Wednesday, October 28, 2009

Talmud Torah K'Neged Kulam

Two days later, the attack of the cough persists.  Generally, over the past few days, this problem has been worst when I wake up; I don’t have any way of sleeping upright, so I’m guessing that the problem lies in me lying down (haha) when I sleep.  The worst consequence of this has been my inability to pray without coughing after every two words, resulting in an inability to worship my Creator with joy and with kavannah.  Otherwise, the only time I’ve had an issue coughing was after I came back from Emeq with Sarah, when for some reason I set a really fast walking pace.

In other exciting news, I have an accordion file folder (what my campers this summer called the “Geek Files”) for all of my papers, and while I am cutting back on taking notes on my computer during class, I will be able to keep much better track of my papers and make good notes on those for the future.  Plus, when I can, I write in my sefarim and will study those a lot in the future.

Tuesday morning, Shaiya (my Chumash teacher) was not here, so the other chumash teacher taught our class as well.  We took a break from Joseph to discuss the barrenness of the Matriarchs.  Many of the midrashim were troubling at first glance; I felt that they were trying too hard to excuse God’s decision to make them barren and to bring an apologetic reading to the stories.  On the other hand, I learned in Shaiya’s theology workshop that it is important to read Torah through the eyes of the Sages and not separate ourselves by saying “x is chazal and what they want me to believe but I’m not actually part of that tradition.”  So I wanted to be open to finding an understanding of the midrashim that would portray God as not cruel by depriving our matriarchs with children, something that was so essential to society at that time and the self-esteem of the matriarchs.  I remember someone recently quoting Rabbi Joel Roth as saying “don’t say you don’t agree with the text, say you don’t understand it” because often times we are quick to judge a text without having dug deep enough to derive a meaningful understanding of the text.  Without going too much into the midrash and my issues with it, some thoughtful insights I gained were that the Torah does not want to portray perfect ancestors should we be discouraged from relating to them and also that when the midrash says that God desires their prayers, God does not want to look at life in perfection and lose their sense of mortality and humility.  In shiur, I lost focus many times so I did not gain quite everything from it.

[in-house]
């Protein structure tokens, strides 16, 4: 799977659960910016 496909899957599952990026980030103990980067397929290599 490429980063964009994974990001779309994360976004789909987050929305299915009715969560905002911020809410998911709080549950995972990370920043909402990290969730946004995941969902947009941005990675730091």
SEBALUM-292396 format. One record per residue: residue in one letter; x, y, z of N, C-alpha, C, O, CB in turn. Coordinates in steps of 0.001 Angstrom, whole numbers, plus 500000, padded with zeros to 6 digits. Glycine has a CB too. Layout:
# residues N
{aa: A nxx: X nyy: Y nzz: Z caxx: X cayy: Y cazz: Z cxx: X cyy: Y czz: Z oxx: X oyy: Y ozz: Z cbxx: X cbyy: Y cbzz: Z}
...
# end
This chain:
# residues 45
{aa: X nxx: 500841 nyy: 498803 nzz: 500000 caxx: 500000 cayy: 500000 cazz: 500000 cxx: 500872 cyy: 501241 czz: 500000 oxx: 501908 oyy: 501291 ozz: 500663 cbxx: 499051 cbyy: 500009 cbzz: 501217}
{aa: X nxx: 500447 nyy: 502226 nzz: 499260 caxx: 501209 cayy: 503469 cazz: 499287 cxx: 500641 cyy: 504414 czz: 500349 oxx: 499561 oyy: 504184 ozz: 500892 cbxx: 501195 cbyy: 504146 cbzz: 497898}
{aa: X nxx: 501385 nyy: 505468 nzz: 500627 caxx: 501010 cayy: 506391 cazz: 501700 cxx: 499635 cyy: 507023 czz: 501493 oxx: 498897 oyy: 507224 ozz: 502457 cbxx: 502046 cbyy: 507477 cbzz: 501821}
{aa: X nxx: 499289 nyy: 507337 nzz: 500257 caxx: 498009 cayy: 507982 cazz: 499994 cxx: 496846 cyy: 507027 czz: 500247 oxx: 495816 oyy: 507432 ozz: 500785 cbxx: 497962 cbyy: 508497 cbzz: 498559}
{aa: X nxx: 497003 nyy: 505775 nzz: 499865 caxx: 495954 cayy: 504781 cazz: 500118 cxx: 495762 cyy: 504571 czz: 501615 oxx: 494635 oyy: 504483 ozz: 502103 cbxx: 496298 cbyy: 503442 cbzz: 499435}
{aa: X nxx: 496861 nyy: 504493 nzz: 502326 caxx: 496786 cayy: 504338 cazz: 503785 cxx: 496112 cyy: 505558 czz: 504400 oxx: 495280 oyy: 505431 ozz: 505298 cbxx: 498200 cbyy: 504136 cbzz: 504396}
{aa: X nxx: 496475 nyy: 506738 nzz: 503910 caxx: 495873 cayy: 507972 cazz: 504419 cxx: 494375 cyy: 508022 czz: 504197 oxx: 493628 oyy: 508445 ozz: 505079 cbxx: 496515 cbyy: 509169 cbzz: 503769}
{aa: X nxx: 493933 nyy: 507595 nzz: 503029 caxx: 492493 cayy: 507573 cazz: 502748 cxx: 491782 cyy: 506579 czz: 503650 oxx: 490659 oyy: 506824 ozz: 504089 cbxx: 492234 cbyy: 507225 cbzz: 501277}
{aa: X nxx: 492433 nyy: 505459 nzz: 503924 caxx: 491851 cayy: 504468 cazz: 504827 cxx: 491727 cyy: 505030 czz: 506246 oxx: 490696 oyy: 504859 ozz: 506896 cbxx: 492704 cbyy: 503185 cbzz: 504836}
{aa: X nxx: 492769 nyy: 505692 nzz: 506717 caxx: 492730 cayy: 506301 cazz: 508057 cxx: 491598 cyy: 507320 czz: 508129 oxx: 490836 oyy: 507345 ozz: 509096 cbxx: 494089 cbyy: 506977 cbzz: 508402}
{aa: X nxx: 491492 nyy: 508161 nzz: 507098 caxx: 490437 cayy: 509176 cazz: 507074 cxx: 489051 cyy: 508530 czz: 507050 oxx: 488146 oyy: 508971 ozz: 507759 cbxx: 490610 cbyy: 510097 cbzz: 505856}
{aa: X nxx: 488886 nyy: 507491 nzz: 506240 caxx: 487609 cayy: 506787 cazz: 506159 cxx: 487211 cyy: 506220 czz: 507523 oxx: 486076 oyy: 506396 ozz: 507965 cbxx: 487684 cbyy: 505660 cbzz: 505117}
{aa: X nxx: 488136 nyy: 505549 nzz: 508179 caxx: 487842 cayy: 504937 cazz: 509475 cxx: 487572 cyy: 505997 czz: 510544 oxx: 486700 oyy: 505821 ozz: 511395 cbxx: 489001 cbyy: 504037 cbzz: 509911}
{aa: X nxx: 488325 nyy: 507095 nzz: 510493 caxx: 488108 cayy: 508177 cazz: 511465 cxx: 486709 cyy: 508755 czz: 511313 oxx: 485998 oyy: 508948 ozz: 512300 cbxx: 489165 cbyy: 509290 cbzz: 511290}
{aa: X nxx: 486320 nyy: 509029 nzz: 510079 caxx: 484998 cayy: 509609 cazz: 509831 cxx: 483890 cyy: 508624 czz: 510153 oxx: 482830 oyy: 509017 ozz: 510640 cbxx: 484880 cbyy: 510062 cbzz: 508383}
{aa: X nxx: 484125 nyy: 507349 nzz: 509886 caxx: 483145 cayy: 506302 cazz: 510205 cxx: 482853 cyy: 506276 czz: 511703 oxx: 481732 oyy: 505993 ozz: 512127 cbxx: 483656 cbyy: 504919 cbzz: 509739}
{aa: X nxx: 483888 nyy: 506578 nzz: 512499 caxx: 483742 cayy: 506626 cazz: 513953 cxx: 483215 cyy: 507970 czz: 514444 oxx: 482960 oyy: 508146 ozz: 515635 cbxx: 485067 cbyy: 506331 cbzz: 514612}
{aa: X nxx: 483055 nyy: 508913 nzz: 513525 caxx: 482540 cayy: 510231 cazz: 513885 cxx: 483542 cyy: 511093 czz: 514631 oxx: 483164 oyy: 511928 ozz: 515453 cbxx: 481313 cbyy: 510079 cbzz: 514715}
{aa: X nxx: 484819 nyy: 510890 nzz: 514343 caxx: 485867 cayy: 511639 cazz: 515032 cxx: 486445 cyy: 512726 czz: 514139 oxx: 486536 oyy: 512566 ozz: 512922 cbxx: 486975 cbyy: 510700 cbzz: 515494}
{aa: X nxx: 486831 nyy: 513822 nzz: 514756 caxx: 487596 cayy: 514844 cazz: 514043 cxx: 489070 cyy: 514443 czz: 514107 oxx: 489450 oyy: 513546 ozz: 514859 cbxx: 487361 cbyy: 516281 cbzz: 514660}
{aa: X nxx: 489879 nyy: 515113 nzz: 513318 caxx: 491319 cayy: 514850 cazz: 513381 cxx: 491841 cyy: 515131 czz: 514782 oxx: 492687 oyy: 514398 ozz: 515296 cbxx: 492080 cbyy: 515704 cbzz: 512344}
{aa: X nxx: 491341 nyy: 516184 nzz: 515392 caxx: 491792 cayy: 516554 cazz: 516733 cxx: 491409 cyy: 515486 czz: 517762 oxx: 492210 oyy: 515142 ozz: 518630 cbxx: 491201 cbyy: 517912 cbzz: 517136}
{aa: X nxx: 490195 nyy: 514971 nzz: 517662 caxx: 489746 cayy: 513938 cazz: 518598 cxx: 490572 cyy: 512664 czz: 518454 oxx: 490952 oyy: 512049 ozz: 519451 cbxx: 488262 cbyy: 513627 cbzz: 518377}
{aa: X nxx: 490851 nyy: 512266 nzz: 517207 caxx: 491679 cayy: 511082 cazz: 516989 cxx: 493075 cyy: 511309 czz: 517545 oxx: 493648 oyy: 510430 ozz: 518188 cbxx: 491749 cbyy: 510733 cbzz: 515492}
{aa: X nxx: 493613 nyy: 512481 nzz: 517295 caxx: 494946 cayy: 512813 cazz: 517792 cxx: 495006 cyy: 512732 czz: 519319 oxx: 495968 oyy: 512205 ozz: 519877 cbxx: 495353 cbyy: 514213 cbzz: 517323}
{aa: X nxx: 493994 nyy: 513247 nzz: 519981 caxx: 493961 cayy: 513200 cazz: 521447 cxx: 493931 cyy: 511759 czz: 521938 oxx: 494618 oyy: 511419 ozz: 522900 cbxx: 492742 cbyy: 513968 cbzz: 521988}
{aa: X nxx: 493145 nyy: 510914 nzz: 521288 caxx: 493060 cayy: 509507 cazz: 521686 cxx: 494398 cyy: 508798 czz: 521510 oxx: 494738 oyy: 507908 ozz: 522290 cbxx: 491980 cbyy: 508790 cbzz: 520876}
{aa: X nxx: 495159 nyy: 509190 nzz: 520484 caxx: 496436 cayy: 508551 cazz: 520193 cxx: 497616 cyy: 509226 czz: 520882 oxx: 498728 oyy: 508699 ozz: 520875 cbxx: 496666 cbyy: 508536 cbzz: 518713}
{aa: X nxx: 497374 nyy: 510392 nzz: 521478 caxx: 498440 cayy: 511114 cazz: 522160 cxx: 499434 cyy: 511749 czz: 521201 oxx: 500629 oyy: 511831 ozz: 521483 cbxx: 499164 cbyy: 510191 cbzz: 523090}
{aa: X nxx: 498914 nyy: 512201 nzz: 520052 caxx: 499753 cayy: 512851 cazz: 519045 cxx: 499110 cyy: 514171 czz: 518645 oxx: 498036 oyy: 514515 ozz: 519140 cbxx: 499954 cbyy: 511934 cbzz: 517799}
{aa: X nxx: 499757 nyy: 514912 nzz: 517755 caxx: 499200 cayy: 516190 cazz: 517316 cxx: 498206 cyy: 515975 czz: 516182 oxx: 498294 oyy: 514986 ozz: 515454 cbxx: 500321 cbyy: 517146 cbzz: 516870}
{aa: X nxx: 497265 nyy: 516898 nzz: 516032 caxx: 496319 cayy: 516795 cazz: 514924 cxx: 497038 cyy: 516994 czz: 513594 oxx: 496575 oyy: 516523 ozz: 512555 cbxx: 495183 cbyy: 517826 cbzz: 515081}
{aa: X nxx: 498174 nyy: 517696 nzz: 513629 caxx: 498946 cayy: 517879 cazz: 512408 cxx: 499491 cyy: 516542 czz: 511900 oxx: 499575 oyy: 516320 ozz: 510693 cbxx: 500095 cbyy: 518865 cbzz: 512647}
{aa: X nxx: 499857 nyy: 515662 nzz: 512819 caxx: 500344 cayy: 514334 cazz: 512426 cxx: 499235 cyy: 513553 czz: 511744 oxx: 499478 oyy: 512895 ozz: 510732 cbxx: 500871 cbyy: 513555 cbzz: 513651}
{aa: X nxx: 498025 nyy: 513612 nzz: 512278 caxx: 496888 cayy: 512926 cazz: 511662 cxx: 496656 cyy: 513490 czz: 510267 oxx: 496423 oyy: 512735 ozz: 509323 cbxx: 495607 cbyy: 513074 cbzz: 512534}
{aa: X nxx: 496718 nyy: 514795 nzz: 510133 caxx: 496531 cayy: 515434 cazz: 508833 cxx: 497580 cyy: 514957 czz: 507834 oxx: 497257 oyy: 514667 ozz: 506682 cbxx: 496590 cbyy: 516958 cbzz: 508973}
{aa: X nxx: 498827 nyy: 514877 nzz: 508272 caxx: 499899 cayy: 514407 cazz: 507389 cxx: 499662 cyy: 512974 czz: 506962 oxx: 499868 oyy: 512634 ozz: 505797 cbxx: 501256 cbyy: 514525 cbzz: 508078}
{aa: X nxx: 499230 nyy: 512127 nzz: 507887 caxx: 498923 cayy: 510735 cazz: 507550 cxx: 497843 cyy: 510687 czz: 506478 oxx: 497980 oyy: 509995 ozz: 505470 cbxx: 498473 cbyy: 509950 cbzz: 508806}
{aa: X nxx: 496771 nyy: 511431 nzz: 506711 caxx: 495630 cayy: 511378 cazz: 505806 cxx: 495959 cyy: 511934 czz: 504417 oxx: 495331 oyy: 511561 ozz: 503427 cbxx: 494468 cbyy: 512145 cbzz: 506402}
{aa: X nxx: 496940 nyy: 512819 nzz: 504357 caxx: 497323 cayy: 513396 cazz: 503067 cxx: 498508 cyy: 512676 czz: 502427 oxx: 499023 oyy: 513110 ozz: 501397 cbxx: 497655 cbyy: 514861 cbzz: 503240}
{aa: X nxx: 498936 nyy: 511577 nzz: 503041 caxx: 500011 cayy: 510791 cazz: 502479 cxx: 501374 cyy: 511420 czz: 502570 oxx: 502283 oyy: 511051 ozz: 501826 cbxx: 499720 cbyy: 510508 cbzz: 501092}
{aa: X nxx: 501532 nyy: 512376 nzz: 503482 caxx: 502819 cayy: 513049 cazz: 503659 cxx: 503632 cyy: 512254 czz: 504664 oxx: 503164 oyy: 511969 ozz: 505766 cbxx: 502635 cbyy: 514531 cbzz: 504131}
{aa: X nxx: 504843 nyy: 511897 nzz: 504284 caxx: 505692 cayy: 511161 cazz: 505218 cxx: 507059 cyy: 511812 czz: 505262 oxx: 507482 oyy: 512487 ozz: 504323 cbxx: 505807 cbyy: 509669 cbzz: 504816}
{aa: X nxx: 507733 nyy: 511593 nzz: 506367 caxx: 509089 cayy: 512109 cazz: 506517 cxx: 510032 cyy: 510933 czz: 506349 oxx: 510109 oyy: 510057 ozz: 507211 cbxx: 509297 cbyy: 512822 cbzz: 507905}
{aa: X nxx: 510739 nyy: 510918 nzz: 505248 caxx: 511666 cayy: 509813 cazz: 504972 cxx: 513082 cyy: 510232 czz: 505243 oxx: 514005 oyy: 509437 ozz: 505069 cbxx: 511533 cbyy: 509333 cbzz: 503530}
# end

At the beginning of lunch I met with Reb Shmuel to discuss something we had learned in Poskim class week.  We studied the issues against codification that were raised as codes were brought to life.  One particular rabbi strongly objected that by issuing a code, among many things, Jews would become highly ignorant, and instead of halakha being arbitrated through a process, Jews would only experience one way of doing things.  My questions, therefore, came from two sides: on the one hand, people are ignorant in understanding halakha with which they aren’t familiar because they only understand halakha through codes, and on the other hand, we have ignorant people who do not understand halakha through the halakhic lens but through what they think Judaism should be like.  We discussed the issue for a while, and what I came out with was essentially a hope that people will understand how to separate biases from the way halakha works and that people will attempt to educate themselves in the best way possible when attempting to take a position and understand the halakha in its own light.